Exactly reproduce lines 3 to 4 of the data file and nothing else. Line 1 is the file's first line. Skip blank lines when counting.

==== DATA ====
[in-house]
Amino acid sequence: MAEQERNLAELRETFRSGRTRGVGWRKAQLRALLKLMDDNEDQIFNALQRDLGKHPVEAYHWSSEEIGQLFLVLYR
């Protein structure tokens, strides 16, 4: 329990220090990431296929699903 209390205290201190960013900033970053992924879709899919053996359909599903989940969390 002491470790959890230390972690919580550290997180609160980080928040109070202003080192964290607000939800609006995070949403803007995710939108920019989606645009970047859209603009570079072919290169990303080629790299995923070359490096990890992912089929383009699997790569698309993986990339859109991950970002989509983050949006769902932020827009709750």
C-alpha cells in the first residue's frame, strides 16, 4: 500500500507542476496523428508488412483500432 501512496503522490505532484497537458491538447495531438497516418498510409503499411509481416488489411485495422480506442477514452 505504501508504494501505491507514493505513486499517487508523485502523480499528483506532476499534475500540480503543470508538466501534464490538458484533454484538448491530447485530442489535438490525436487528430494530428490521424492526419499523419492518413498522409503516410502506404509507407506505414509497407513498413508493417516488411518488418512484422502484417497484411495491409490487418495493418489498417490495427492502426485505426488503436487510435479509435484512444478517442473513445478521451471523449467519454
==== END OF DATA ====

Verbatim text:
């Protein structure tokens, strides 16, 4: 329990220090990431296929699903 209390205290201190960013900033970053992924879709899919053996359909599903989940969390 002491470790959890230390972690919580550290997180609160980080928040109070202003080192964290607000939800609006995070949403803007995710939108920019989606645009970047859209603009570079072919290169990303080629790299995923070359490096990890992912089929383009699997790569698309993986990339859109991950970002989509983050949006769902932020827009709750």
C-alpha cells in the first residue's frame, strides 16, 4: 500500500507542476496523428508488412483500432 501512496503522490505532484497537458491538447495531438497516418498510409503499411509481416488489411485495422480506442477514452 505504501508504494501505491507514493505513486499517487508523485502523480499528483506532476499534475500540480503543470508538466501534464490538458484533454484538448491530447485530442489535438490525436487528430494530428490521424492526419499523419492518413498522409503516410502506404509507407506505414509497407513498413508493417516488411518488418512484422502484417497484411495491409490487418495493418489498417490495427492502426485505426488503436487510435479509435484512444478517442473513445478521451471523449467519454